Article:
Putin's sideswipe at US

Vladimir Putin has issued a veiled warning to the United States not to take any military action against Iran over its nuclear programme.

    Putin said force rarely achieved the desired result

    In his address to the nation on Wednesday, the Russian president said Moscow stood "unambiguously" for preventing the spread of nuclear weapons in the world.

    But, in an apparent reference to mounting tension between the US and Iran, though without mentioning either directly, Putin said: "Methods of force rarely give the desired result and often their consequences are even more terrible than the original threat."

    Russia agrees with the West that Iran should not have nuclear weapons.

    However, it disagrees on two main points: whether Iran is actively seeking a bomb, and whether sanctions would be effective in persuading Tehran to curb its nuclear work.

    Russia holds a veto in the United Nations Security Council, which would vote on any international action against Iran.

    A draft resolution urging Iran to stop enriching uranium was submitted last week.

    Moscow said it needed changes.


    Media had expected Putin to focus on foreign policy in his hour-long Kremlin speech to the people that followed criticism from the White House over his record on democracy.

    Cheney has accused Moscow of
    going backwards on democracy

    In the end he took only a mild swipe at Washington, obliquely accusing it of hanging on to outdated prejudices.

    "Not everyone in the world has been able to move on from the stereotypes of bloc-thinking and prejudices which are a carry-over from the epoch of global confrontation, though there have been fundamental changes in the world," he said.

    US-Russian relations reached their coldest moment last week when Dick Cheney, the US vice-president, accused Moscow of retreating on democracy and using its vast energy resources as a tool for "intimidation and blackmail" against its neighbours.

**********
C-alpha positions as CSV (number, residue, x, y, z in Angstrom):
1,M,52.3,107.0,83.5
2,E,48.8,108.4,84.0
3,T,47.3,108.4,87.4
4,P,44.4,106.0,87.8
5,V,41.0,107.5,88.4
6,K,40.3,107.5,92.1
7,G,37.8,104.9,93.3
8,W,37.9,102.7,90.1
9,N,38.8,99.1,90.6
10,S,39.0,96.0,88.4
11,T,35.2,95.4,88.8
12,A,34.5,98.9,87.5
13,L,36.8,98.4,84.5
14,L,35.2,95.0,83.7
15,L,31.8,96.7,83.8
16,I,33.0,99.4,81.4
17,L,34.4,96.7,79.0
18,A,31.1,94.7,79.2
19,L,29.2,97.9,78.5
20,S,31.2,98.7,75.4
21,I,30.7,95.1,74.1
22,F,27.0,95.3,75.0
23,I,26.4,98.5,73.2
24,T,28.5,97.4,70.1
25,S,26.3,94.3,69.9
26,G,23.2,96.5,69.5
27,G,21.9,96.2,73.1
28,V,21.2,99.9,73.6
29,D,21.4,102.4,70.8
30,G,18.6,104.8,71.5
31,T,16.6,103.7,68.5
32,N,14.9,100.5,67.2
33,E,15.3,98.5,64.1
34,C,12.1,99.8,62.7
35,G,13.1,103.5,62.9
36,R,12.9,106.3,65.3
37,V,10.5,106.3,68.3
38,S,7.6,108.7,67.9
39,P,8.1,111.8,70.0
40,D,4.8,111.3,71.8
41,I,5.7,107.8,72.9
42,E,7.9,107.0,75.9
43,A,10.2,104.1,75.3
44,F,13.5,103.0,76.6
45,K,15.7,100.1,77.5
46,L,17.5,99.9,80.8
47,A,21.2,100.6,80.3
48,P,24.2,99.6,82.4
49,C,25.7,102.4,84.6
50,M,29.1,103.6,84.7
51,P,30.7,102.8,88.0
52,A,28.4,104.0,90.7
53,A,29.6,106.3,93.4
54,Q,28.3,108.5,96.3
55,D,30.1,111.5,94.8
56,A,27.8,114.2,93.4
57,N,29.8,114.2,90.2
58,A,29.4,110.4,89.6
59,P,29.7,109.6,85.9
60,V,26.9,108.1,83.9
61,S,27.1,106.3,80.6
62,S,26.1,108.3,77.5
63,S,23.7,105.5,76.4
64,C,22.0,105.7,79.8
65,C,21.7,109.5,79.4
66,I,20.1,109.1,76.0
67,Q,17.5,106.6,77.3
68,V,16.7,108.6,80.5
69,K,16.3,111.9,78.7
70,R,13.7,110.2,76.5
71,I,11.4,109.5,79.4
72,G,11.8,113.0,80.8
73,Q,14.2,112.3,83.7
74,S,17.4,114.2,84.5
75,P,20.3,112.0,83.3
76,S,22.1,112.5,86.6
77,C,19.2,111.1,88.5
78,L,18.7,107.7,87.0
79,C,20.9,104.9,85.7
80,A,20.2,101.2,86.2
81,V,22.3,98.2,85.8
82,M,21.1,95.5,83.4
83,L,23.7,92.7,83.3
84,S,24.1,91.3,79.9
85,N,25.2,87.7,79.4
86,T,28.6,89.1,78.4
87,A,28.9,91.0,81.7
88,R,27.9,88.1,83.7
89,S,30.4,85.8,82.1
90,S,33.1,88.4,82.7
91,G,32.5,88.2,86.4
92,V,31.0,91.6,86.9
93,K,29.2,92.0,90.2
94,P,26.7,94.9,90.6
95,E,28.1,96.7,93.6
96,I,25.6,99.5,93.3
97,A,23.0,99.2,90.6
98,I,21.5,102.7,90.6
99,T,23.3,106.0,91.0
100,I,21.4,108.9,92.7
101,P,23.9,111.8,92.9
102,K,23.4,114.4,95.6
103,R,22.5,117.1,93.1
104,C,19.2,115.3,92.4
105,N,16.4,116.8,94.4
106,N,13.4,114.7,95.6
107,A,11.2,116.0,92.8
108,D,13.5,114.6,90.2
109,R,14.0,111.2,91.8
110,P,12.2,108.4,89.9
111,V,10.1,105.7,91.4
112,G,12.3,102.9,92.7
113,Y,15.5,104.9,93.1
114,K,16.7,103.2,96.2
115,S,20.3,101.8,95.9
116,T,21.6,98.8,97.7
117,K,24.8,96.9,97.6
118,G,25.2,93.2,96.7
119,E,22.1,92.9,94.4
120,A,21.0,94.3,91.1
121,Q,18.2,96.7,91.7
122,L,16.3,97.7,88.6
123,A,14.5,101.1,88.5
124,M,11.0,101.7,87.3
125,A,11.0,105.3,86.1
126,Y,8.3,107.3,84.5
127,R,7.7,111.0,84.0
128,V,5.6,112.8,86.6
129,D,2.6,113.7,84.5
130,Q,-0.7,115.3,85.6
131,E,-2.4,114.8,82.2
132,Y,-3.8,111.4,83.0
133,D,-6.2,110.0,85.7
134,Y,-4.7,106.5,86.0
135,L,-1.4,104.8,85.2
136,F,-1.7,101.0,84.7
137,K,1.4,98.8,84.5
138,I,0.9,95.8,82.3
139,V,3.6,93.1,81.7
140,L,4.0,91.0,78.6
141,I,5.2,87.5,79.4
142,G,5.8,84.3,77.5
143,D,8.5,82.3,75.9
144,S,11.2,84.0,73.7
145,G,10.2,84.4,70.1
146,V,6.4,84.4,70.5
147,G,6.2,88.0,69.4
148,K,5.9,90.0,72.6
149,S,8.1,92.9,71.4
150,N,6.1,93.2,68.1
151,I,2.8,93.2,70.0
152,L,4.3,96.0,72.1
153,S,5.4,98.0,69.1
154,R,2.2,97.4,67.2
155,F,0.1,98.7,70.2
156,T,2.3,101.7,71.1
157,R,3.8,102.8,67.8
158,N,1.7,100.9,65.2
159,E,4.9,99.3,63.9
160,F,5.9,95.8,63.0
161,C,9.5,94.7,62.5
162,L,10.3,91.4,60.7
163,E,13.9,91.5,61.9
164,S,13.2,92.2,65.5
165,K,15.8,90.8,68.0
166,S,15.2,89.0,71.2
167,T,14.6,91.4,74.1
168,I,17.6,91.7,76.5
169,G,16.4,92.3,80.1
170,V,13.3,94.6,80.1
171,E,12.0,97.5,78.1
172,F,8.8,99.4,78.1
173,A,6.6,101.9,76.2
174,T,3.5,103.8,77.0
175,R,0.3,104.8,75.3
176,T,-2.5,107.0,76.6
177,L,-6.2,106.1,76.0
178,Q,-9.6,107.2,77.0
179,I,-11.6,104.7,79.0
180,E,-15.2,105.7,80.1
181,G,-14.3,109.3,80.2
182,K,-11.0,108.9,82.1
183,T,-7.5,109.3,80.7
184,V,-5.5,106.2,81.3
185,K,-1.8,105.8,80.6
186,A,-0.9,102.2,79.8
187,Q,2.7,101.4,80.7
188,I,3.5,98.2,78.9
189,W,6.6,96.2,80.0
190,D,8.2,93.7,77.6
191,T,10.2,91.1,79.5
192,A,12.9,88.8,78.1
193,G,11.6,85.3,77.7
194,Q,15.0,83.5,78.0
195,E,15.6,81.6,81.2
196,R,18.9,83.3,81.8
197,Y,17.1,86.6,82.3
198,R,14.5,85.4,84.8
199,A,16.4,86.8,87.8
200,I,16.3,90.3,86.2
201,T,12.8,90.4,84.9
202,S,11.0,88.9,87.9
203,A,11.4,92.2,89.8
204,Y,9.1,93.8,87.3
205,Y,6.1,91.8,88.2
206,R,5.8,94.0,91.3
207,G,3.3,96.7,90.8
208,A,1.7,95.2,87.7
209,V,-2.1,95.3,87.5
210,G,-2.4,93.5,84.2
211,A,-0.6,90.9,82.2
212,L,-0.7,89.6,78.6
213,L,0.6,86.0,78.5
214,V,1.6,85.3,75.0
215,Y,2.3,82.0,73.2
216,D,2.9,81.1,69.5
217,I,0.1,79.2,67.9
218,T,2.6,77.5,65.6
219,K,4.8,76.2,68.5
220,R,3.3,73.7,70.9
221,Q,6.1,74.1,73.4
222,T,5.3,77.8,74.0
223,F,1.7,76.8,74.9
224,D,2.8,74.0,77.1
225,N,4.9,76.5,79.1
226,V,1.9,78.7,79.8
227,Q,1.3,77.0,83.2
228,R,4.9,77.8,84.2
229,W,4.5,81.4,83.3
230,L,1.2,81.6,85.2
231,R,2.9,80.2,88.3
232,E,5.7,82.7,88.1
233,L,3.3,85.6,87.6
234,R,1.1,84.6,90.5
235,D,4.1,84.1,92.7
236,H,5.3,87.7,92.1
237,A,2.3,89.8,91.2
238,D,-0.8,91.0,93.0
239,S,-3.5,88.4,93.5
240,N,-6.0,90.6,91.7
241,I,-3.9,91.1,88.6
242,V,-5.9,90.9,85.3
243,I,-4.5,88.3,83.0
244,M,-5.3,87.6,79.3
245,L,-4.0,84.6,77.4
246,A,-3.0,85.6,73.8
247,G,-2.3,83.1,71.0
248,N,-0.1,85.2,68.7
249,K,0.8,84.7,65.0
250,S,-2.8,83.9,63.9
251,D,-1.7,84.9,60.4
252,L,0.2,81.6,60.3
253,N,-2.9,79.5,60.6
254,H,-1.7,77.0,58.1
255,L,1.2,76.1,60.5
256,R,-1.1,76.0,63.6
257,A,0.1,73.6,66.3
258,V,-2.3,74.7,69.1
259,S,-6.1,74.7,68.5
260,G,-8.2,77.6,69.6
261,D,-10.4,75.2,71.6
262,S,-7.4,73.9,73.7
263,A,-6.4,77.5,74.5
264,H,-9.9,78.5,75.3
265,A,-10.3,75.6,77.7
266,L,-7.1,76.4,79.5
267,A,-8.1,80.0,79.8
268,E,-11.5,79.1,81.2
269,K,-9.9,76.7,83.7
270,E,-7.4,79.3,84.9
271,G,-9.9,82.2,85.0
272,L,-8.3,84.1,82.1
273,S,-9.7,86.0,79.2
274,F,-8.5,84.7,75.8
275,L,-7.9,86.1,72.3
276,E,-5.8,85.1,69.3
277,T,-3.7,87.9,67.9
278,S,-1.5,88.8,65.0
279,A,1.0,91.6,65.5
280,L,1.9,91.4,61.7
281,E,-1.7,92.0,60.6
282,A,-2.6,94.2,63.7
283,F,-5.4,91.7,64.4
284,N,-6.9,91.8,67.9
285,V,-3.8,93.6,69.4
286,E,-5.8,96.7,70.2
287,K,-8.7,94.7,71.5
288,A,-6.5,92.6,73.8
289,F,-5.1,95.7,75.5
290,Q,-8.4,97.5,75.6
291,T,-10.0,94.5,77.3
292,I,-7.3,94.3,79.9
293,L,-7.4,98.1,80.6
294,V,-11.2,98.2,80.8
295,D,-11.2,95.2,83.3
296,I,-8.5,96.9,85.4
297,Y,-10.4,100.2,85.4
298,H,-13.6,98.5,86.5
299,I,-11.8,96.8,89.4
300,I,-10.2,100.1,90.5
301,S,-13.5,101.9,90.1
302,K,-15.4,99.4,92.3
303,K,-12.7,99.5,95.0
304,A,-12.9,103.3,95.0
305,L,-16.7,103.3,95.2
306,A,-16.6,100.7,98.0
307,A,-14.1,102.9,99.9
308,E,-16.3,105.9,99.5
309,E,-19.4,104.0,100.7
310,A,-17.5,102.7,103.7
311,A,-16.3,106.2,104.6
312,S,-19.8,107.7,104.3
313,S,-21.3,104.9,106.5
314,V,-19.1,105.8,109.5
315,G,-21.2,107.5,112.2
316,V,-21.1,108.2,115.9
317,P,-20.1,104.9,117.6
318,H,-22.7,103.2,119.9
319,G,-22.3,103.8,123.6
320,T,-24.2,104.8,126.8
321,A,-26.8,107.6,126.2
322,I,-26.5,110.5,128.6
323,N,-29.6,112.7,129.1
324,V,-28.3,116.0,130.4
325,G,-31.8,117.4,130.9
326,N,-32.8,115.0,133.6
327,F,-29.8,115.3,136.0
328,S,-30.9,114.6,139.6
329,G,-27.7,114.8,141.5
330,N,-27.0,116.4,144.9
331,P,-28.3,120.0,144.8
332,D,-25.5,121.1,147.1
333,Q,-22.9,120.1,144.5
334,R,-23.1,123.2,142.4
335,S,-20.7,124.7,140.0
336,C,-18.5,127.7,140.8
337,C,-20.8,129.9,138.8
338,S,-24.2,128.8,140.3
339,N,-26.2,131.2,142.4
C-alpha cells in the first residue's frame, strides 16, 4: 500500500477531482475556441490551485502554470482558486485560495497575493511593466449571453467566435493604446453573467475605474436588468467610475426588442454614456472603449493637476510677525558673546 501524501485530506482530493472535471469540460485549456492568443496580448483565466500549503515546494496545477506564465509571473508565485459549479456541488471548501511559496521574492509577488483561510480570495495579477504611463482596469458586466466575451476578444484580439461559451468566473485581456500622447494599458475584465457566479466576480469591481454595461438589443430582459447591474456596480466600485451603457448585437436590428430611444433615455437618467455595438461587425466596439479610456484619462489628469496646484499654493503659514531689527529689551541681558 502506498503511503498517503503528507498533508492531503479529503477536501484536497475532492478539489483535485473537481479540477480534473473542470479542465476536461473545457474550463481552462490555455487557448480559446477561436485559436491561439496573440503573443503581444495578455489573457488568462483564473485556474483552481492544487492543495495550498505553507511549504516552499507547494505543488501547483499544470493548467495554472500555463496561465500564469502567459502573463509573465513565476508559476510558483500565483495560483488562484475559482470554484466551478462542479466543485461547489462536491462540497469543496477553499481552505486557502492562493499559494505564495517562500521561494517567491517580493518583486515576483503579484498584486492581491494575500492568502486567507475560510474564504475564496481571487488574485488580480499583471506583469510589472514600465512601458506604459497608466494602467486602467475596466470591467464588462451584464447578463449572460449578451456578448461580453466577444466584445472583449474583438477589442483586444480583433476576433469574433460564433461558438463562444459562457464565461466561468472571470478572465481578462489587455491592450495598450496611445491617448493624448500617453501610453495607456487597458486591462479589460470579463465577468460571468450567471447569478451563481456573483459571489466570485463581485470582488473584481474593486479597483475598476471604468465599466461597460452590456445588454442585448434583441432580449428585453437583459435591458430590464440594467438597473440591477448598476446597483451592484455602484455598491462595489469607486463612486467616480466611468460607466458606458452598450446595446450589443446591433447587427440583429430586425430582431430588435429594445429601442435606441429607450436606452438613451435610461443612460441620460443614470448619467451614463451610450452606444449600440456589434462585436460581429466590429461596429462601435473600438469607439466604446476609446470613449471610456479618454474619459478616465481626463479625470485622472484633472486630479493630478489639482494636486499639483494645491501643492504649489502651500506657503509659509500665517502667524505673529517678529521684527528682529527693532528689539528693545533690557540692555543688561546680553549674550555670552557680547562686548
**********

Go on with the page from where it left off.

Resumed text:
President Bush, who will meet Putin in St Petersburg in July at a G8 summit of leaders of the industrialised world, has now stepped in saying in a German newspaper that Russia is giving out "mixed signals" on democracy.

    Population decline

    Putin, unchallenged at home and due to step down in 2008 after two terms in office, focussed on Russia's catastrophic demographic situation, saying the population of the country was falling by 700,000 people every year.

    "The problem of low birth rates cannot be resolved without a change in the attitude of our society towards the issue of family and family values"

    Vladimir Putin

    He said a programme would be set up in next year's state budget that would make 1,500 roubles ($55.39) monthly payouts to families for their first baby and double that for a second.

    "The problem of low birth rates cannot be resolved without a change in the attitude of our society towards the issue of family and family values," he said.

    Armed forces

    Putin also said Russia needed armed forces that were capable of responding to modern threats.

    "We must not repeat the mistakes of the Soviet Union, and of the Cold War," he said. "We must not sacrifice the interests of socio-economic development to develop our military complex. That is a dead end.

    "Our military and foreign policy doctrines should answer the most topical question: How can we fight not just against terror but against nuclear, biological and chemical weapons of mass destruction?"

    SOURCE: Reuters


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